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Observational Model: Cohort
Time Perspective: Prospective
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Retention:   Samples With DNA
Non-Probability Sample
Patients who presented to the emergency department at Massachusetts General Hospital, with acute chest pain and with initial negative biomarkers and normal or non-ischemic ECG
  • Acute Coronary Syndrome
  • Myocardial Infarction
  • Unstable Angina Pectoris
Radiation: Cardiac Computed Tomography
  1. Localization of the heart position in a projectional topographic scan of the chest.
  2. Determination of contrast agent transit time: 10 ml contrast agent.
  3. CT coronary angiography: CT scan in spiral acquisition mode with 330 ms rotation time, 32 x 0.6 mm collimation, a pitch of 2.8 mm/rotation, tube voltage of 120 kVp, and maximum tube current of 850 mA. 80 ml of contrast agent, followed by 40 ml saline solution will be injected at a rate of 4 ml/s. The mean breath hold duration for this acquisition is approximately 13 seconds.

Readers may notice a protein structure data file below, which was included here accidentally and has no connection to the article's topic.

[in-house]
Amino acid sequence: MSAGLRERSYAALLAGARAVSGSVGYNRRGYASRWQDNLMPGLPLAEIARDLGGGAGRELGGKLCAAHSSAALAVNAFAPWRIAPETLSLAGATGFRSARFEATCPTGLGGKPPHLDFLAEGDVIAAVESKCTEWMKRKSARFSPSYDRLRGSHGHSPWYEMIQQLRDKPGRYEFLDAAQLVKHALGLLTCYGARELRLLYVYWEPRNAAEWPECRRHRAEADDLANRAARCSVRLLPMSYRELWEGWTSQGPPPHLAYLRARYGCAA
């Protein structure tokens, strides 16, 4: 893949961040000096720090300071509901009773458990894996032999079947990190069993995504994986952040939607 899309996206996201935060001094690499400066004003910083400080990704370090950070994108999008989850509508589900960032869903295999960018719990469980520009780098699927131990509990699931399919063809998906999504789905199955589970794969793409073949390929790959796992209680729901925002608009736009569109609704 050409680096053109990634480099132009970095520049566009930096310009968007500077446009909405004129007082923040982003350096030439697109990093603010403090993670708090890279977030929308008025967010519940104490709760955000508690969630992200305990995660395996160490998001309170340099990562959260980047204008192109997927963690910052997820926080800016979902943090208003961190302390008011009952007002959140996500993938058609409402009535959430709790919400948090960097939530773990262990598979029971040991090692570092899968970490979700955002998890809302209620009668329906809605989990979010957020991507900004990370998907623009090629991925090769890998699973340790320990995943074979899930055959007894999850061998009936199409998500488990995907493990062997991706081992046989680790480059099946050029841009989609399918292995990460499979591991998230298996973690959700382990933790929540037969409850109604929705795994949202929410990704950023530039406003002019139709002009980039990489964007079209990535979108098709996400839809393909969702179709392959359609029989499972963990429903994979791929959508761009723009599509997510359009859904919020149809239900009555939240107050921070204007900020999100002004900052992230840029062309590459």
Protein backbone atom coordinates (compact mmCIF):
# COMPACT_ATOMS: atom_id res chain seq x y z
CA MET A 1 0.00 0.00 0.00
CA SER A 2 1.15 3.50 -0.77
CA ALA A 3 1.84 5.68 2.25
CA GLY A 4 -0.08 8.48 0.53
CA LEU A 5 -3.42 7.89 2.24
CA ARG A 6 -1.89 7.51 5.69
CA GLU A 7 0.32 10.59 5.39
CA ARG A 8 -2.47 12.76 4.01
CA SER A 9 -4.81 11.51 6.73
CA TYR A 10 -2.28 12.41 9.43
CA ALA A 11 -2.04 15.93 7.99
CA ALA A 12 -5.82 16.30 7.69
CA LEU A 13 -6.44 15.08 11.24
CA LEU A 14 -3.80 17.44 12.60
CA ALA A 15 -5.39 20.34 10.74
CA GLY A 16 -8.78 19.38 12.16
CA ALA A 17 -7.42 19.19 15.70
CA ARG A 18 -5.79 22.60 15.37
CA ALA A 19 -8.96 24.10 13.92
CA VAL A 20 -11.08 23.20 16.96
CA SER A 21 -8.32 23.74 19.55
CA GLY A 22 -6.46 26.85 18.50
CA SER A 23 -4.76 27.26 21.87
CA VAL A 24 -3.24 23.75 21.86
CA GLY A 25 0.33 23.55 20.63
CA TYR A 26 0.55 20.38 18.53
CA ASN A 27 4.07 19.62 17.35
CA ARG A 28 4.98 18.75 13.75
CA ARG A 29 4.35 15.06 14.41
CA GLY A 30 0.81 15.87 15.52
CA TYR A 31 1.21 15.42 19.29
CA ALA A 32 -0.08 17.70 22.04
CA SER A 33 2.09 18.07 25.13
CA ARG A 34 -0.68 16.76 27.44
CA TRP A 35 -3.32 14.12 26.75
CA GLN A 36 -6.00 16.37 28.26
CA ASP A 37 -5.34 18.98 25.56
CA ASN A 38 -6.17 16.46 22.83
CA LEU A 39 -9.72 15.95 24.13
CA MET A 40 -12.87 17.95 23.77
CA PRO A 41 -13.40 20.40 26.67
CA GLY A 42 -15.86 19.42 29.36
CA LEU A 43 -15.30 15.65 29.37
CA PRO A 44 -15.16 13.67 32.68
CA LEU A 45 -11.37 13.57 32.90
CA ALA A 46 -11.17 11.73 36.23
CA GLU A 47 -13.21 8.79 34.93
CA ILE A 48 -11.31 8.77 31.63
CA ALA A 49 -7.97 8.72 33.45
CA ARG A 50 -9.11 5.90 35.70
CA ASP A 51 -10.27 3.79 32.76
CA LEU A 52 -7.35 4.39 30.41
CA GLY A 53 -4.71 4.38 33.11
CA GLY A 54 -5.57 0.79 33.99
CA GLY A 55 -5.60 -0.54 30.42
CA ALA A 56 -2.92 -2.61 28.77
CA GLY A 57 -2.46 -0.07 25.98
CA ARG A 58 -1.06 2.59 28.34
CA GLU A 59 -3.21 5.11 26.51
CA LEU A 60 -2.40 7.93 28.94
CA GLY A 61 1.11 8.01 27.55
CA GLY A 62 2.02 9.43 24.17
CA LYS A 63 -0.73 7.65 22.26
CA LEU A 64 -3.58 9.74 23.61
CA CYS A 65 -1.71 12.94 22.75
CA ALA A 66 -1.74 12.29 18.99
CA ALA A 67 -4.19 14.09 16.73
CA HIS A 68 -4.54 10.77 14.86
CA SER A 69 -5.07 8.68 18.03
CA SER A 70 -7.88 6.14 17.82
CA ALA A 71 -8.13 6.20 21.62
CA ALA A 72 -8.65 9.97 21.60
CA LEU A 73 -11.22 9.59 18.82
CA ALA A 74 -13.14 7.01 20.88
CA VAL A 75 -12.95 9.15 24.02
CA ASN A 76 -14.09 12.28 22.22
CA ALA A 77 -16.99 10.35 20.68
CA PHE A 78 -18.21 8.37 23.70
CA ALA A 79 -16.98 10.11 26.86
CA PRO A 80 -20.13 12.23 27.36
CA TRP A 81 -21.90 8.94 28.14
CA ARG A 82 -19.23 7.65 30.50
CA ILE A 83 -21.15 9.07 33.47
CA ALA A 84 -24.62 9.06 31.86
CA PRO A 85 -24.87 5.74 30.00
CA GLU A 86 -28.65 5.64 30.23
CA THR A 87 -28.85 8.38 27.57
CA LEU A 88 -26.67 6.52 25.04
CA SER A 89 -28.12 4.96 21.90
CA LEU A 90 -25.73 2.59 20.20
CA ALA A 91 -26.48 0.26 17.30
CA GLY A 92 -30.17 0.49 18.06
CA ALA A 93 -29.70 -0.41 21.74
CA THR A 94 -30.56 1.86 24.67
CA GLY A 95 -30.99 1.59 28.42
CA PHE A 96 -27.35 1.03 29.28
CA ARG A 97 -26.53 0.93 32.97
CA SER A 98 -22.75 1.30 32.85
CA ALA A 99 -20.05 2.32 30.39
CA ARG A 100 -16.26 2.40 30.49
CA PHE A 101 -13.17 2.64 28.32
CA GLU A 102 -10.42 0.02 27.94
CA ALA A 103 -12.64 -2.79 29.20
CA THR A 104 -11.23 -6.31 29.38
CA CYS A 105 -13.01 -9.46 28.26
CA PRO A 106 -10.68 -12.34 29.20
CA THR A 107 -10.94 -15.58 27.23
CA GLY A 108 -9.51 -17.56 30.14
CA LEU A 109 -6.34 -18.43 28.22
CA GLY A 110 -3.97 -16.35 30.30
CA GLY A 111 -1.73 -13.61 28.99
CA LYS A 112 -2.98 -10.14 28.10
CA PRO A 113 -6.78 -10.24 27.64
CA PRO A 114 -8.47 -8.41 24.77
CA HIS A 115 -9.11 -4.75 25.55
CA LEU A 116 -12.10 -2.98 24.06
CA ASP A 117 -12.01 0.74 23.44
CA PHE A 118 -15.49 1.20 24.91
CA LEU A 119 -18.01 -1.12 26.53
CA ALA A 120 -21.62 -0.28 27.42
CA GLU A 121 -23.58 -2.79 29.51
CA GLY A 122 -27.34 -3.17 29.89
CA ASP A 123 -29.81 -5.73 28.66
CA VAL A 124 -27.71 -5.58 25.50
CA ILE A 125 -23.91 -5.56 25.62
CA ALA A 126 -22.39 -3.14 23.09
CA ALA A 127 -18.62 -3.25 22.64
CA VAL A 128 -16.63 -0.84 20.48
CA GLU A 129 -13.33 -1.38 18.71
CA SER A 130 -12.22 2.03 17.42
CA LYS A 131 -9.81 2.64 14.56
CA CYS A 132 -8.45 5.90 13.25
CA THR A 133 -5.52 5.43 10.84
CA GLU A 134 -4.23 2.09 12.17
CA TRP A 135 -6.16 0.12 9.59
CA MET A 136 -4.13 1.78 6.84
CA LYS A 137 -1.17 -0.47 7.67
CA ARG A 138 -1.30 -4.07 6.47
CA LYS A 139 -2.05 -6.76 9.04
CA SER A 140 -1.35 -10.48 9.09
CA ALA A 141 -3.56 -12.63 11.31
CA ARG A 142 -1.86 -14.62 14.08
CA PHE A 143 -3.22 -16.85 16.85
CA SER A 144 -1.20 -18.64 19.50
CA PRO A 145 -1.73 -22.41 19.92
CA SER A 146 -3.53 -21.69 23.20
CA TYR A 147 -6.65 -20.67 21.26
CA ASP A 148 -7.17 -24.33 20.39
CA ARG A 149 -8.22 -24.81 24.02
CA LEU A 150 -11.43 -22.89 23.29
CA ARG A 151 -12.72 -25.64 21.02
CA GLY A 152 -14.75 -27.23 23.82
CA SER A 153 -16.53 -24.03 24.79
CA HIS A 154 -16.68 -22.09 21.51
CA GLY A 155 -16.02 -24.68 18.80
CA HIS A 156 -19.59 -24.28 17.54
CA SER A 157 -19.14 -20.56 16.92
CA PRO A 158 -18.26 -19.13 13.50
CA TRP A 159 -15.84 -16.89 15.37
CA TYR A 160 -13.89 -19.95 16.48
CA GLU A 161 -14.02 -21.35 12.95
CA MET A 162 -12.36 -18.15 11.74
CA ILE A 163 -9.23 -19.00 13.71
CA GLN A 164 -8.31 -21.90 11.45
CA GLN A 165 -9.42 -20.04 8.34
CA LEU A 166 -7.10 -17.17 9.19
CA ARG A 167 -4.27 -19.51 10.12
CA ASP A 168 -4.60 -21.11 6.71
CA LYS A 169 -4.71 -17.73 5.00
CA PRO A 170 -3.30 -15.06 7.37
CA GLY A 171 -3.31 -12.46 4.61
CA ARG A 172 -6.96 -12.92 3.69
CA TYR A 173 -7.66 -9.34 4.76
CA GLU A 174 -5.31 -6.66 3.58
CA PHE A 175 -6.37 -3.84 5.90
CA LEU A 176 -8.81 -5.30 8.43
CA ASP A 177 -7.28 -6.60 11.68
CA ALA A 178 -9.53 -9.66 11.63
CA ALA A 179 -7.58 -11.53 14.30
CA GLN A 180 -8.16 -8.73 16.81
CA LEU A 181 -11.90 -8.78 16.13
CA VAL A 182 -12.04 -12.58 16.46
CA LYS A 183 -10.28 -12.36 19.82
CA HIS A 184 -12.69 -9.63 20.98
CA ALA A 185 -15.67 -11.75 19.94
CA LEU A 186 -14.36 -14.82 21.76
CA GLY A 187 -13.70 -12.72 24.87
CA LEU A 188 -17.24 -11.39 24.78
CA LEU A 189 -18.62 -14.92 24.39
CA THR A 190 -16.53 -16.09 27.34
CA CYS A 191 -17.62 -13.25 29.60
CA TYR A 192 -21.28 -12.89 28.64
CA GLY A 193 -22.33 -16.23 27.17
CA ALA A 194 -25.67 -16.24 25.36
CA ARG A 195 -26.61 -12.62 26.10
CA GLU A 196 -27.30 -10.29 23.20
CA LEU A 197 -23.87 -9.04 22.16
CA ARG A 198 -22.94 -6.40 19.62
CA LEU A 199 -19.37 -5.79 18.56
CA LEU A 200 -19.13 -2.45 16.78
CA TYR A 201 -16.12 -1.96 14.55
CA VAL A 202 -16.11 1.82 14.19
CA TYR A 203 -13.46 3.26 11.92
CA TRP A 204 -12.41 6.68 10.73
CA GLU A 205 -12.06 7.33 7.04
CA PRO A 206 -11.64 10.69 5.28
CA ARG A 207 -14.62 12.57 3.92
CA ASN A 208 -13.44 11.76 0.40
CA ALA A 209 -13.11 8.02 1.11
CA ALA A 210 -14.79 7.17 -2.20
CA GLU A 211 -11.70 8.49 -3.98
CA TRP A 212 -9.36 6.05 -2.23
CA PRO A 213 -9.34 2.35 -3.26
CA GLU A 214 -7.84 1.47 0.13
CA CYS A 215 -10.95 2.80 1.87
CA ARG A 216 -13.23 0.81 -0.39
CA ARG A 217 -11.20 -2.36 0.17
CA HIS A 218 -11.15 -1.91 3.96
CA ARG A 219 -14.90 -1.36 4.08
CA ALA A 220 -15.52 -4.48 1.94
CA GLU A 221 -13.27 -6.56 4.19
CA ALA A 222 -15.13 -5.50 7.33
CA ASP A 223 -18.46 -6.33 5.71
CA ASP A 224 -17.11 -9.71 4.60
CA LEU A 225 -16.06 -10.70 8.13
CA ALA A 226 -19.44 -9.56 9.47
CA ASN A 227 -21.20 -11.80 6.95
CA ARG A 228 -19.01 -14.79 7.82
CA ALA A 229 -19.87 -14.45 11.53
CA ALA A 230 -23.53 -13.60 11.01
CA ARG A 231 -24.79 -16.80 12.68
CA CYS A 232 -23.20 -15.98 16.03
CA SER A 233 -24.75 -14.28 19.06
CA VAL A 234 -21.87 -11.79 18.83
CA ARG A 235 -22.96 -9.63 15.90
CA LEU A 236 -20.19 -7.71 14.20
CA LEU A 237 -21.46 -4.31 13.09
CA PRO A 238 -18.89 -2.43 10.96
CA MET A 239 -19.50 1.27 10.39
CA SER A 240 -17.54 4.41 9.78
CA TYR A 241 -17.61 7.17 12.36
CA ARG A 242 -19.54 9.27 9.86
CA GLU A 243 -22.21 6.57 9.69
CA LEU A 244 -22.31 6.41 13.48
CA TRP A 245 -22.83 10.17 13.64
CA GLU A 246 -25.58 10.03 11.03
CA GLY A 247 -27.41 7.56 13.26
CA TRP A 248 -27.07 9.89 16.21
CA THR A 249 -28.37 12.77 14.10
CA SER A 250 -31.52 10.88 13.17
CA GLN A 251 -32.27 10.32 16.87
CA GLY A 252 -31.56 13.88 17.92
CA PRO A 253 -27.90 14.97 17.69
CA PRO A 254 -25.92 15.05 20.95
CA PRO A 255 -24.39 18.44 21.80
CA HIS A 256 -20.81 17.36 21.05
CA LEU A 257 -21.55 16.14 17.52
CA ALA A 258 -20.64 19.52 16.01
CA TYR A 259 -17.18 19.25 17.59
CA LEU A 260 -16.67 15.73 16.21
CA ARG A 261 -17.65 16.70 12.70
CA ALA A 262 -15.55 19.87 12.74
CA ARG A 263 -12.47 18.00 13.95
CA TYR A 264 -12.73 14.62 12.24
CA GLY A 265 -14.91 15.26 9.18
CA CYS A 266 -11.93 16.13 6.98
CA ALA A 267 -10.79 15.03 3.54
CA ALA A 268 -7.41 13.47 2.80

Acute Chest Pain
Patients who presented to the emergency department with acute chest pain, with negative initial biomarkers and normal or non-ischemic ECG
Intervention: Radiation: Cardiac Computed Tomography

*   Includes publications given by the data provider as well as publications identified by Identifier (NCT Number) in Medline.
Same as current
April 2009
May 2007   (Final data collection date for primary outcome measure)

Inclusion Criteria:

  • Patients with any episode > five minutes of chest pain being admitted to rule out acute coronary syndrome

Exclusion Criteria:

  • Positive initial troponin or CK-MB tests
  • Diagnostic ECG changes (ST- segment elevation or horizontal ST- segment depression in more than two contiguous leads)
  • Unstable clinical condition (hemodynamically unstable, ventricular tachycardia, persistent chest pain despite adequate therapy)
  • Creatinine Clearance <50 mL/min
  • Known allergy to iodinated contrast agents
  • Patients on metformin therapy unable or unwilling to discontinue therapy for 48 hours after CT scan procedure
  • Known asthma, reactive airway disease
  • Patients currently in atrial fibrillation
  • Previous intolerance to beta blocker
  • Patients that are referred for coronary angiography/PCI by their PCP or cardiologist.
Sexes Eligible for Study: All
18 Years and older   (Adult, Older Adult)
Contact information is only displayed when the study is recruiting subjects
United States
R01HL080053-01 ( U.S. NIH Grant/Contract )
Not Provided
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Udo Hoffmann, MD MPH, Massachusetts General Hospital
Massachusetts General Hospital
Not Provided
Principal Investigator: Udo Hoffmann, MD, MPH Massachusetts General Hospital
Massachusetts General Hospital
October 2009